1) Email - Seems to me that his statement is a "hit". Email does alleviate the need for as many meetings and does allow my collegues and I to show up more informed. You really have to question the author's judgement if he doesn't think this was the biggest "hit" of all. Email has definitely changed the way I collaborate. This author wants us to believe that he never reviews documents that were emailed to him before a meeting?
2) Social Networking - Again, what planet does this person live on? Not the planet earth where facebook gets more daily hits than google? This is so ridiculous he would call this a miss in any way. I definitely interact with people I would've otherwise lost contact with daily. I've also met several people online and then in real life.
3) Online Shopping - Here the author is relying too much on Gates's exact words, and not the spirit of his statement. The internet has definitely revolutionized online shopping. Every book I buy, I first explore inside on amazon. When I was looking for cars, I find many online videos about it. When I rent a hotel, I can take a 360 view tour to make sure it is as swank as I would like it to be.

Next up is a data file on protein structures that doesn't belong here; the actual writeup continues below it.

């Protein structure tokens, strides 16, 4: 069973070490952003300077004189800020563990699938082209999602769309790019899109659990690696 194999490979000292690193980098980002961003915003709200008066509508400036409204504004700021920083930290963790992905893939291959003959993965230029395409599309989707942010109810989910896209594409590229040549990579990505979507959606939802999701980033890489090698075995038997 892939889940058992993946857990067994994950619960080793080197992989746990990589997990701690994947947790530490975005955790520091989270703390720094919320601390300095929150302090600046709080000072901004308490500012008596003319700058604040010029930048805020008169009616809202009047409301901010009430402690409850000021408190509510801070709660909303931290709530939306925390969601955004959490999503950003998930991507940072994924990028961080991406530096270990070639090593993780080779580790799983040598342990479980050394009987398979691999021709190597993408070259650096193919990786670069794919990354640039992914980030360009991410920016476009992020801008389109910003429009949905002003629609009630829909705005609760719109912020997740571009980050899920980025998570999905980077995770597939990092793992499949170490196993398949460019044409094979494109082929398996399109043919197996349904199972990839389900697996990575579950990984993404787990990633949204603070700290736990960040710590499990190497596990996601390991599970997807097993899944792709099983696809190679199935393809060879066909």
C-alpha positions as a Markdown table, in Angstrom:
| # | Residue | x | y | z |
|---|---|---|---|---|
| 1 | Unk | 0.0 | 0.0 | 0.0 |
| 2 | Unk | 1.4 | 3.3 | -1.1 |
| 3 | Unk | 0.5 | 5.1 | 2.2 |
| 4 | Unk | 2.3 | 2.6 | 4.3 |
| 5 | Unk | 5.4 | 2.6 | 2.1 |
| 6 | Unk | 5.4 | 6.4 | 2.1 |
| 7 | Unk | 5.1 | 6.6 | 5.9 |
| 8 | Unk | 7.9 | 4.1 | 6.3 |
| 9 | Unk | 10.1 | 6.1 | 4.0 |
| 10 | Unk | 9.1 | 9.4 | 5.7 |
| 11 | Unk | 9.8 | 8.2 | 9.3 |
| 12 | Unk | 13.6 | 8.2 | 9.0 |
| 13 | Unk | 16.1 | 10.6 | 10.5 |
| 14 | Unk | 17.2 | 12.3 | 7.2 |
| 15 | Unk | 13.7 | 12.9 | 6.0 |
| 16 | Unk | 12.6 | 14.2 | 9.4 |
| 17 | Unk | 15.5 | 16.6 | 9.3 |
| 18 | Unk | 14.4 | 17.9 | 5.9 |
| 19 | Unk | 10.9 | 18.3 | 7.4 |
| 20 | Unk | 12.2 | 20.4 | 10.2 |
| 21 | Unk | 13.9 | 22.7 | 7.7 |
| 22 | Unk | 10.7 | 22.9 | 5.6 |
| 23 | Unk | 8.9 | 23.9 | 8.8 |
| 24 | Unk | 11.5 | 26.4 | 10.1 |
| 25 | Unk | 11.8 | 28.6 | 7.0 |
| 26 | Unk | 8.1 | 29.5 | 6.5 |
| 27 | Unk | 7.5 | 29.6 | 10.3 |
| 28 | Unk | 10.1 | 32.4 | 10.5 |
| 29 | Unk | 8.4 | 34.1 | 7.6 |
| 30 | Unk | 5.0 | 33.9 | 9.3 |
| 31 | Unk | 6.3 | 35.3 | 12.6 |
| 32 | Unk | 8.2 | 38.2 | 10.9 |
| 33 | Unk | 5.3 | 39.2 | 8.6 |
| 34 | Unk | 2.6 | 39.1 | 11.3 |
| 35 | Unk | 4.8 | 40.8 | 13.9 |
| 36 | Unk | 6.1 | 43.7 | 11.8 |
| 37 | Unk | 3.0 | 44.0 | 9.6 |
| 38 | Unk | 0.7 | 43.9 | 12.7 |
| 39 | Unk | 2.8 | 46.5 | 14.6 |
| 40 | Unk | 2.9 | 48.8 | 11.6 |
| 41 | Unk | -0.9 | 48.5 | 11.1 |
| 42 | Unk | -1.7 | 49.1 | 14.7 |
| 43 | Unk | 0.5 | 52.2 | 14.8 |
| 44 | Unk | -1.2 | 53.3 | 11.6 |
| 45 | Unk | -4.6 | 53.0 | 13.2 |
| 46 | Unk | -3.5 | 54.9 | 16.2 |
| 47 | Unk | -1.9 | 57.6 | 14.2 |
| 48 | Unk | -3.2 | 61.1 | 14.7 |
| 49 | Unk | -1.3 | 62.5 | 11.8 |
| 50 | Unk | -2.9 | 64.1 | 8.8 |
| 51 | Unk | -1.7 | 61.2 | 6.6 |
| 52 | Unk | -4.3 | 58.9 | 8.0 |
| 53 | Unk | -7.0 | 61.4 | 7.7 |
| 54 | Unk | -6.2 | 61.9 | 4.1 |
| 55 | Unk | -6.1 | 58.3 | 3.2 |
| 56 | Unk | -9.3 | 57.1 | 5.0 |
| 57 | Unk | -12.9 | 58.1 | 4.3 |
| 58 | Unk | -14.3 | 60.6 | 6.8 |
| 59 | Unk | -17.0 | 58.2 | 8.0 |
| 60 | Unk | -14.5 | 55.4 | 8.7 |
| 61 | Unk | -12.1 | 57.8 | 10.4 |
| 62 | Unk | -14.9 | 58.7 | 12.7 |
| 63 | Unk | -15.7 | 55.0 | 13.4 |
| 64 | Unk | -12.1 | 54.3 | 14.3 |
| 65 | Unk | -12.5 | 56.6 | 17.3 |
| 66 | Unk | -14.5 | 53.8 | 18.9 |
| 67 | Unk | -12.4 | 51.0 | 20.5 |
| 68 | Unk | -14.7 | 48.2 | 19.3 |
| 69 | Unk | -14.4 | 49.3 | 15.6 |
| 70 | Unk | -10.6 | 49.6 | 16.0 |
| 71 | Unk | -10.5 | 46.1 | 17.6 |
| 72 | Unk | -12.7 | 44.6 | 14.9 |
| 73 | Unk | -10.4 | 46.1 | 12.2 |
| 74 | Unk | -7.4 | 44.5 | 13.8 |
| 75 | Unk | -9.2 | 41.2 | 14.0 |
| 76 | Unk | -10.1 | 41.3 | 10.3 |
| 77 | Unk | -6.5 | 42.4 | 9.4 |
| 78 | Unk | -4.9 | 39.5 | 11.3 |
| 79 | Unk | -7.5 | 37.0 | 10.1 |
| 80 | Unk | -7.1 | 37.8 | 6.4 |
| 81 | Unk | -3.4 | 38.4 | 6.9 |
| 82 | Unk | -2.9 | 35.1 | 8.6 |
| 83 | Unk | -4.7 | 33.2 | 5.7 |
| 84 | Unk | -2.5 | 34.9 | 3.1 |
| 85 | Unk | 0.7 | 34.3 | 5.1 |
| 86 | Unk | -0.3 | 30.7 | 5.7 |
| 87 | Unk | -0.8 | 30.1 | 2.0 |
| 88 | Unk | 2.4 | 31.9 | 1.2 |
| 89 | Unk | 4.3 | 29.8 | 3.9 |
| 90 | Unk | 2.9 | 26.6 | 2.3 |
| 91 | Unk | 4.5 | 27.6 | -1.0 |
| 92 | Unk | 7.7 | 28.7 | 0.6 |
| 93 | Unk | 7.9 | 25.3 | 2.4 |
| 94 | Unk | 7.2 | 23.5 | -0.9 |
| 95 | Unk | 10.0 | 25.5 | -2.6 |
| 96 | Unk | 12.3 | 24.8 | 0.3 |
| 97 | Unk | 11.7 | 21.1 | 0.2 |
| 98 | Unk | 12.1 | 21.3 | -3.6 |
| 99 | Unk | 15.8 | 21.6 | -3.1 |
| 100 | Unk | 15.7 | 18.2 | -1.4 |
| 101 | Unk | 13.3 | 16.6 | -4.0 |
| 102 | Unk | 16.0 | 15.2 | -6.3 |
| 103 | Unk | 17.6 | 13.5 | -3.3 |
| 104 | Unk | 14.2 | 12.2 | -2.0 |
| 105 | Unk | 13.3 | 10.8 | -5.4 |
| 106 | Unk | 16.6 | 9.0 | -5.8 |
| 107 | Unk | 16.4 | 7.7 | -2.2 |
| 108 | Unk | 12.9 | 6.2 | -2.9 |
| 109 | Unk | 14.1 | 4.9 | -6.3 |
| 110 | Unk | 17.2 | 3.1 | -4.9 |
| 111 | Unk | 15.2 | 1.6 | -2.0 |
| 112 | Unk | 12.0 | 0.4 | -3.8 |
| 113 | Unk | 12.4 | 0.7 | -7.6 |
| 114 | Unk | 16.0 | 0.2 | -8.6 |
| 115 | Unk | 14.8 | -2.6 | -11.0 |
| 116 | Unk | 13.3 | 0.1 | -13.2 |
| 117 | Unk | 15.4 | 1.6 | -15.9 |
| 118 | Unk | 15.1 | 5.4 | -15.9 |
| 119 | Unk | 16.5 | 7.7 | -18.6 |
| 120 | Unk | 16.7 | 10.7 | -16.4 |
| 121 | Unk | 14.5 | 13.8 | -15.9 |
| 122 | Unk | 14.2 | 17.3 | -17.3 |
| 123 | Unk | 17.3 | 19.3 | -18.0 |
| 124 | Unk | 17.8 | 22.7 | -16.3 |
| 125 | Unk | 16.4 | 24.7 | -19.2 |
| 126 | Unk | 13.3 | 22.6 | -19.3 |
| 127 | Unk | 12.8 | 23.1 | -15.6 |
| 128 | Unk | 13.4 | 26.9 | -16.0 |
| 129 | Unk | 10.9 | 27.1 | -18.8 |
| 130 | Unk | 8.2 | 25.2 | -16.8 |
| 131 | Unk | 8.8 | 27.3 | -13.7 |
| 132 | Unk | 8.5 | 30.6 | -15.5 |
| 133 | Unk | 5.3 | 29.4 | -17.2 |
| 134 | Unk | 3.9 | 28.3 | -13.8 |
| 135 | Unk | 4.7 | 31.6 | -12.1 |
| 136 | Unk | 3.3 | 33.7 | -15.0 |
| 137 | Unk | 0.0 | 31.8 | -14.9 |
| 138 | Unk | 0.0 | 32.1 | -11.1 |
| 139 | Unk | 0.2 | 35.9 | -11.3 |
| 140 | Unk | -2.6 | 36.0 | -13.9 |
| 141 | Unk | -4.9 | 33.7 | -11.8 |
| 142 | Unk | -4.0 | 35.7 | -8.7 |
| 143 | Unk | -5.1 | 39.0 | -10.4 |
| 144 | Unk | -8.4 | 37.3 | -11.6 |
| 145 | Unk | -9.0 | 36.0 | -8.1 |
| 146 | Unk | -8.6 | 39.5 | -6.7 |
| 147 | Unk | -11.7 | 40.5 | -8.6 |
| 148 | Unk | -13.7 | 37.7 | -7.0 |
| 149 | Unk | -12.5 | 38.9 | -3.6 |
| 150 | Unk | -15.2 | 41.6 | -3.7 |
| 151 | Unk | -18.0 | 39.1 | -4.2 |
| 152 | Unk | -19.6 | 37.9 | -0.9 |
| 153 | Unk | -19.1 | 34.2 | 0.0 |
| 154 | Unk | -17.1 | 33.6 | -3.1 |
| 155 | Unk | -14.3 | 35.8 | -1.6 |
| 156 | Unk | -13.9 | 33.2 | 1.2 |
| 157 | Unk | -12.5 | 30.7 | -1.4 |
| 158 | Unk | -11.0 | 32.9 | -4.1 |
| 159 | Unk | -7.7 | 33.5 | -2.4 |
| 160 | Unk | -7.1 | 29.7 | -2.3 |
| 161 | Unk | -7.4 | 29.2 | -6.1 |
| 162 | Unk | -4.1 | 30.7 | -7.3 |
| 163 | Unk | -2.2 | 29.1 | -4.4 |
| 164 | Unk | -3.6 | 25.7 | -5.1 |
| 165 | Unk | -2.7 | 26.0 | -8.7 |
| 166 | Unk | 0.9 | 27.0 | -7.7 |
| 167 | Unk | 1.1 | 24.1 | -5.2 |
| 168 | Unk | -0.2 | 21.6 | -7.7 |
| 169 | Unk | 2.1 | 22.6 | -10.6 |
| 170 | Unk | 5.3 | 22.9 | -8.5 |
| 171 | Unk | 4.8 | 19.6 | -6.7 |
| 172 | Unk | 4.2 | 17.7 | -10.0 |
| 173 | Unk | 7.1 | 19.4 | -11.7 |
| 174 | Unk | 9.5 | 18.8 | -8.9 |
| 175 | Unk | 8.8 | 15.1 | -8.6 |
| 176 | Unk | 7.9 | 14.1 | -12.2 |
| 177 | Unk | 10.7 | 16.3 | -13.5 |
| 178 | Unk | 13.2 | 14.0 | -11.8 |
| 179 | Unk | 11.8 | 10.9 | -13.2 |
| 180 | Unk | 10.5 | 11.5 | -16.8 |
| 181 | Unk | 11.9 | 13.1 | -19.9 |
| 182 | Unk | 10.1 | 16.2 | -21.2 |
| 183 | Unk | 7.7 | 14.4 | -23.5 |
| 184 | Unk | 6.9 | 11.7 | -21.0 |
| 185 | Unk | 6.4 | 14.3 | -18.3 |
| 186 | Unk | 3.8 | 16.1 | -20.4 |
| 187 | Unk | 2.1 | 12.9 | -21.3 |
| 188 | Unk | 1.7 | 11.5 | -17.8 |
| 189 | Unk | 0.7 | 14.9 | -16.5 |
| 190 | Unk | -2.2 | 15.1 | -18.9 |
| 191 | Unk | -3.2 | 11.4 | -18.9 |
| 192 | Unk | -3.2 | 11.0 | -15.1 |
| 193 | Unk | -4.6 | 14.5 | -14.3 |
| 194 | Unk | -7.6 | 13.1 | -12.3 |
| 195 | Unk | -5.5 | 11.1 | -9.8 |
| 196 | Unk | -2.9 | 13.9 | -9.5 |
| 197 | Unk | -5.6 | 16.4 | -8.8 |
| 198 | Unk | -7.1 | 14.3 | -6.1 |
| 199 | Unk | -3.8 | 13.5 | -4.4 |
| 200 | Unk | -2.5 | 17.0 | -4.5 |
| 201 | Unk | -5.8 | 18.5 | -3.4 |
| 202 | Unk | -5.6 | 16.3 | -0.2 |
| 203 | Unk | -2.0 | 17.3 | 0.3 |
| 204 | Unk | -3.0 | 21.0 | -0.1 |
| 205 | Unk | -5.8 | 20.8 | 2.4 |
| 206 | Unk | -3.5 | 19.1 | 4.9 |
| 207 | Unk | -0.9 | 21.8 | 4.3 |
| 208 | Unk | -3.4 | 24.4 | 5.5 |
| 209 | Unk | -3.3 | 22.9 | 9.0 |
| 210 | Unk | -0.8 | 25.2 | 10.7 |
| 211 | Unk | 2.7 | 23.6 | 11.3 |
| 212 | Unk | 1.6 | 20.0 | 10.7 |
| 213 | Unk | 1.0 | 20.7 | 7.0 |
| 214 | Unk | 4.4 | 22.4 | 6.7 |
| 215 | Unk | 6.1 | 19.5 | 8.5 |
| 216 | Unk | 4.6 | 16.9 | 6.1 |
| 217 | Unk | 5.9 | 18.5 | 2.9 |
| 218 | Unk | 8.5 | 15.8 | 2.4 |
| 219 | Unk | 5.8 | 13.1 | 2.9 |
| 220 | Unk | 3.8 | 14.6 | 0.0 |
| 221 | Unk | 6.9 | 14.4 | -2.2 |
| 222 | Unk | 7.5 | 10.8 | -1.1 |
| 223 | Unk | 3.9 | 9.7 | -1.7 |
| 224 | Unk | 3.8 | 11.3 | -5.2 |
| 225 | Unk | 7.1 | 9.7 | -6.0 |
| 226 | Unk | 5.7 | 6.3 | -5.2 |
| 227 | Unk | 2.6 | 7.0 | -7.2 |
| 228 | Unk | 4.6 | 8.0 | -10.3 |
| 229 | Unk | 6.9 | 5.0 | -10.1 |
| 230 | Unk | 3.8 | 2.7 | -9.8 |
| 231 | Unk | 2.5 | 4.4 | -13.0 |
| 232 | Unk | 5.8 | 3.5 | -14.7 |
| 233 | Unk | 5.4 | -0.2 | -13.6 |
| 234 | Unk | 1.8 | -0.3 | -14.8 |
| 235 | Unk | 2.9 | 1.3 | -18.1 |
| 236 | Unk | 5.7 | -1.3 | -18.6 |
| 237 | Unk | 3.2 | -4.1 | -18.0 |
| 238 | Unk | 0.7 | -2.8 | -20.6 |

4) The Internet and The Web - Again, I just don't see how Gates was really wrong here. The Internet is just part of the "information superhighway", albeit a large piece. I connect with private market data feeds from all over the world at work. I watch tv on my sprint cell phone. I use gps signal from satellites. I send text messages on my phone. I watch tv on my cable tv system. I play games against my friends over Xbox Live. I have a private network at home that I share video and music on. I buy quicken at best buy to manage my finances which also connects to my bank accounts. I also of course browse the web and send email.
I could probably go on. The point is that this article either biased or wrong, maybe both.